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User comments for Pan (Meaning / History Only)
The Greek god Pan was the patron god of shepherds, also associated with music and especially male sexuality. According to Greek mythology, he was a lonely, mischievous god shunned by other deities because of his ugly looks. Despite this, he often tried to pursue beautiful nymphs such as Echo, Pitys, and Syrinx, who all rejected him (though one variation of the myth of Echo and Pan claims that the two had a child together - Iambe, a goddess of verse) but he apparently managed to romance Selene, the goddess of moon, under a disguise which concealed his goat-ish features. He was said to be the son of either Hermes or Zeus and a nymph, and his Roman counterpart was called Faunus. The half-goat Pan later inspired the images of the cloven-hooved Satan in Christian art, though the two had nothing else in common than frightful looks.
The name of Pan pipes/Pan flute, the musical instrument, is derived from the name of the Greek god, who was associated with the instrument. The word 'panic' is also derived from the god's name, as it was believed that a sudden fear in lonely places was inspired by Pan.
Pan is also the name of one of Saturn's moons.
The international English title of Guillermo del Toro's movie 'El Laberinto del Fauno' (Pan's Labyrinth), 2006, bears the name Pan in its title - though none of the actual characters in the movie is called Pan.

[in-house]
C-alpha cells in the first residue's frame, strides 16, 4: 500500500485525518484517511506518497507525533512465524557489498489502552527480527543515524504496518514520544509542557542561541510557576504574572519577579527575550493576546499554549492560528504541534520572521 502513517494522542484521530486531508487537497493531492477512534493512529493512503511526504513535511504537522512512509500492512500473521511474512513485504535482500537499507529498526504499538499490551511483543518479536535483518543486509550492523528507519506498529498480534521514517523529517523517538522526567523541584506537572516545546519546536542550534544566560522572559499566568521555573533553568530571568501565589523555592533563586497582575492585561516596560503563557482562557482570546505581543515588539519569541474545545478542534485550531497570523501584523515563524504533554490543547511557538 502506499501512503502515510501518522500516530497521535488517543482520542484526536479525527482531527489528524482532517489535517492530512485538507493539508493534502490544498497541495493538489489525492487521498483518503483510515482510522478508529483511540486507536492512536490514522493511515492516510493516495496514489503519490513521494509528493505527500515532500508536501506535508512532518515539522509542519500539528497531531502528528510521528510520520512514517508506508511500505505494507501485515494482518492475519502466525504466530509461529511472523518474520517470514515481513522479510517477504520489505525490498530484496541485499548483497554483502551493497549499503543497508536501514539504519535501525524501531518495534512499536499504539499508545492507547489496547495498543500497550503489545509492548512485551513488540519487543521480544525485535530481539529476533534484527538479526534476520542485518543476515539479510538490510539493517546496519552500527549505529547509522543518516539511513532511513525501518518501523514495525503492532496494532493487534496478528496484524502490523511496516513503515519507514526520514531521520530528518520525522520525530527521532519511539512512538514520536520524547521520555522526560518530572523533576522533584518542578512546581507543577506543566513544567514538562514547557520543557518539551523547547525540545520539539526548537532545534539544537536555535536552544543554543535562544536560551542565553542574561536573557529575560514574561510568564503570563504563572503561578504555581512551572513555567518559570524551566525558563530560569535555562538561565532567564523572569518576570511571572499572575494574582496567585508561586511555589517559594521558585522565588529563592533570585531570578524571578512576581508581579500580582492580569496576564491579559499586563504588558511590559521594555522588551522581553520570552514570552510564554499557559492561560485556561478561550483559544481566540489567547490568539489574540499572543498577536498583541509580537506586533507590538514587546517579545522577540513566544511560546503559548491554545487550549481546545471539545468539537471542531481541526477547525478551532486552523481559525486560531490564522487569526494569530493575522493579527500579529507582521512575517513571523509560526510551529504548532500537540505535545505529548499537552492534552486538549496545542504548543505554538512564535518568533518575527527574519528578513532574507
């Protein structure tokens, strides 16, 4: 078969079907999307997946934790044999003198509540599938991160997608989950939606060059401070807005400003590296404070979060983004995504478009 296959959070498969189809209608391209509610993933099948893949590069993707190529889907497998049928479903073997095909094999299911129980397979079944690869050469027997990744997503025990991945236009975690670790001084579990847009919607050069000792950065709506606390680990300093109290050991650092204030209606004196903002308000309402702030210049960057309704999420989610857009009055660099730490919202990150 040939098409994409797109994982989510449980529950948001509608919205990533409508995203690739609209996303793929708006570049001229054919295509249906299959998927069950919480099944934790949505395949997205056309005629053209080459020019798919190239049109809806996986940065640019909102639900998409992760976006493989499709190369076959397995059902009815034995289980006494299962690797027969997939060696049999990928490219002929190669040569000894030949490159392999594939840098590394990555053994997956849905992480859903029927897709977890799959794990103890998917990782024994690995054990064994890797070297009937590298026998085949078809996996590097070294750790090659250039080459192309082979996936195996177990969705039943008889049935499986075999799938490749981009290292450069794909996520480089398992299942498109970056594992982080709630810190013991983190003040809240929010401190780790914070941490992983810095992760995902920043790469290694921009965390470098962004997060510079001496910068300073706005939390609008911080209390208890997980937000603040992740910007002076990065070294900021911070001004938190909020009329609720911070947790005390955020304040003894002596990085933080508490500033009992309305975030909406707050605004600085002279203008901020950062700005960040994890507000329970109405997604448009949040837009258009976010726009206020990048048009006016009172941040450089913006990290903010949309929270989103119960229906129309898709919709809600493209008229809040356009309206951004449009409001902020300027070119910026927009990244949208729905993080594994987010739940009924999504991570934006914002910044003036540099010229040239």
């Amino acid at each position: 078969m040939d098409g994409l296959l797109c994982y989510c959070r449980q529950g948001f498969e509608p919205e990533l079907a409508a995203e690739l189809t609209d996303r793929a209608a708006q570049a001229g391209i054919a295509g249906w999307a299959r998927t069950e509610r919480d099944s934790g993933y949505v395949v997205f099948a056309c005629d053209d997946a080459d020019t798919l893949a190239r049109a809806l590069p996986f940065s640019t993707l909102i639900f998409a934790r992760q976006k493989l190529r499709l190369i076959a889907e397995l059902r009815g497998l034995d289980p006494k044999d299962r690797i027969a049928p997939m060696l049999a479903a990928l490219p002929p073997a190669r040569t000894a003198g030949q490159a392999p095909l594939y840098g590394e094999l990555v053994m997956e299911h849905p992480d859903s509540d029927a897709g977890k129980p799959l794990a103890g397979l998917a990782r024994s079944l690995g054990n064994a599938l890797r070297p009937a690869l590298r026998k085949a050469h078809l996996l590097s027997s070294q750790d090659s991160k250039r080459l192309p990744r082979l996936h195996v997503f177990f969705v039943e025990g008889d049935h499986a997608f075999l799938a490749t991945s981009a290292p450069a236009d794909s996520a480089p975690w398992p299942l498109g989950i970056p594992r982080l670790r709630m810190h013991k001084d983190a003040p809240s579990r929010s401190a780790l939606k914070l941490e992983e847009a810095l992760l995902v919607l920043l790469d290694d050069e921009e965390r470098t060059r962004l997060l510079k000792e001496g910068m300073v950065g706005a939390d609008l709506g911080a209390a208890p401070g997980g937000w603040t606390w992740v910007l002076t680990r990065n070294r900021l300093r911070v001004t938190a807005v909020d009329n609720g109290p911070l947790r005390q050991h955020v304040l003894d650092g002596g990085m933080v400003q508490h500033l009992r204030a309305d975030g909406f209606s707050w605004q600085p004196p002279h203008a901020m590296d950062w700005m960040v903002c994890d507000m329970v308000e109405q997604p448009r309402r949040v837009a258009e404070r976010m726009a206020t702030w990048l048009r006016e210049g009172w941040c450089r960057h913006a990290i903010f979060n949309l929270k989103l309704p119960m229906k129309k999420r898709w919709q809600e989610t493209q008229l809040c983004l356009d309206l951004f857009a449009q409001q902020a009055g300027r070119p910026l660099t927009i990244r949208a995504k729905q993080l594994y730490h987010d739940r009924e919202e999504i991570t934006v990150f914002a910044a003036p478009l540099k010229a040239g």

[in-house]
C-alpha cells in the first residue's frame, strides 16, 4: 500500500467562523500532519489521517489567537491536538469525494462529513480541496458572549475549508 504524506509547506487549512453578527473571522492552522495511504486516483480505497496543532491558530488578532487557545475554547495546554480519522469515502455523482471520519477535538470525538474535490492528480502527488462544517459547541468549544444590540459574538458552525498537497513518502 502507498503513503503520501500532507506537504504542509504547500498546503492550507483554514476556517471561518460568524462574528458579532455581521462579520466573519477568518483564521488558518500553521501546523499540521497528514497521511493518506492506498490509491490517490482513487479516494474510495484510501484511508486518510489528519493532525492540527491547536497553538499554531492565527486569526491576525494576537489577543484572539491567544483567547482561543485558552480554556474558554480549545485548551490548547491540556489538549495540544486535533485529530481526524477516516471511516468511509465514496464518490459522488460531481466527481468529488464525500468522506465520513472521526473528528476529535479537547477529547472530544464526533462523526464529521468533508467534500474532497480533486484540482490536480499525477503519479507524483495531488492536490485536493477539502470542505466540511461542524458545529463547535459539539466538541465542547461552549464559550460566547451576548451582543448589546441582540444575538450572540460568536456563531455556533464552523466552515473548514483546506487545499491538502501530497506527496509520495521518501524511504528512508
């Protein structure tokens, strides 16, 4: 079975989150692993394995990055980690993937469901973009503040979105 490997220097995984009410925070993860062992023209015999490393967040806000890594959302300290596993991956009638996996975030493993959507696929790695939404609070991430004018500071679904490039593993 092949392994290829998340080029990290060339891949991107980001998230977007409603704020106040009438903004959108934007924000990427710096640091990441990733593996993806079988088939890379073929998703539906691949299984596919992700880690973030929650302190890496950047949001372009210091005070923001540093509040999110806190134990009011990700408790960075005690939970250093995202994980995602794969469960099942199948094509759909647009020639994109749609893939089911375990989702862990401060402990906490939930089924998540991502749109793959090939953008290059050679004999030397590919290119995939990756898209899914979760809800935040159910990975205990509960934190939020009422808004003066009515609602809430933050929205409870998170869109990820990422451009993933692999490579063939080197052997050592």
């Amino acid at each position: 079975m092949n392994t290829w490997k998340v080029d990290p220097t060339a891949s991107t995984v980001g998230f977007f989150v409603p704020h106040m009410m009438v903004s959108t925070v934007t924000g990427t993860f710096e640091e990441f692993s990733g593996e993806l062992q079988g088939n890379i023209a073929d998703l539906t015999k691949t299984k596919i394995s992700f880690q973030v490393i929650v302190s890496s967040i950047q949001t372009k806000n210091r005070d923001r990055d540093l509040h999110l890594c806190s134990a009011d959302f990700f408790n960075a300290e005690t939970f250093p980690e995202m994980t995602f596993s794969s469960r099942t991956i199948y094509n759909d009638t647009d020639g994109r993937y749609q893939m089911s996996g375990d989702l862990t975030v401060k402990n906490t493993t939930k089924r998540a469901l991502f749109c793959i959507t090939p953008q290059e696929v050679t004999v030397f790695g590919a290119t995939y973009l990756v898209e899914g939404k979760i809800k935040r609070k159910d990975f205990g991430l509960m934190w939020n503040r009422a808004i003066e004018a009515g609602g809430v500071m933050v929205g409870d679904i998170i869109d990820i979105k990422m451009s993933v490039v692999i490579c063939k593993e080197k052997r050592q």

As a prefix, "Pan" means "all", and it usually refers to something involving all the members of a particular group.
Peter Pan, the title character of James Barrie's novel, is another famous fictional bearer of this name.
Could also be a nickname for Pandora, meaning 'all gifts'.
― Anonymous User
It actually means "all" in Greek, as well as "rustic" in Arkadian. That's its real origin.
Like Soul said, Pan, with its definition of "all", is used as a prefix.
Pandora - all gifted
Pan means "bread" in Spanish.
― Anonymous User
Saying that it comes from the Ancient Greek ποιμήν (poimen - “shepherd”) doesn’t tell the whole story and is possibly inaccurate. Pan is usually thought to have been the Greek descendants of *Péh(2)usōn, a major pastoral god in the Proto-Indo-European pantheon. His name came from the root *peh(2)- (“to shepherd”, “to protect”). While poimen also comes from this root, it did so through the word *poh(2)i-mn. Pan seems to have either come directly from the PIE god’s name or from an unknown variant which also served as the source of Pūsan (Sanskrit for “nourisher”), a Vedic god whose many patronages include the multiplying of cattle.
Basically, Pan probably doesn’t come from the Ancient Greek word for a shepherd, but from a Proto-Indo-European god whose name might have meant something more akin to “nourisher.” The words are kind of like first cousins.
(I’m not an etymologist, but this is the impression I have. It may be partially wrong.
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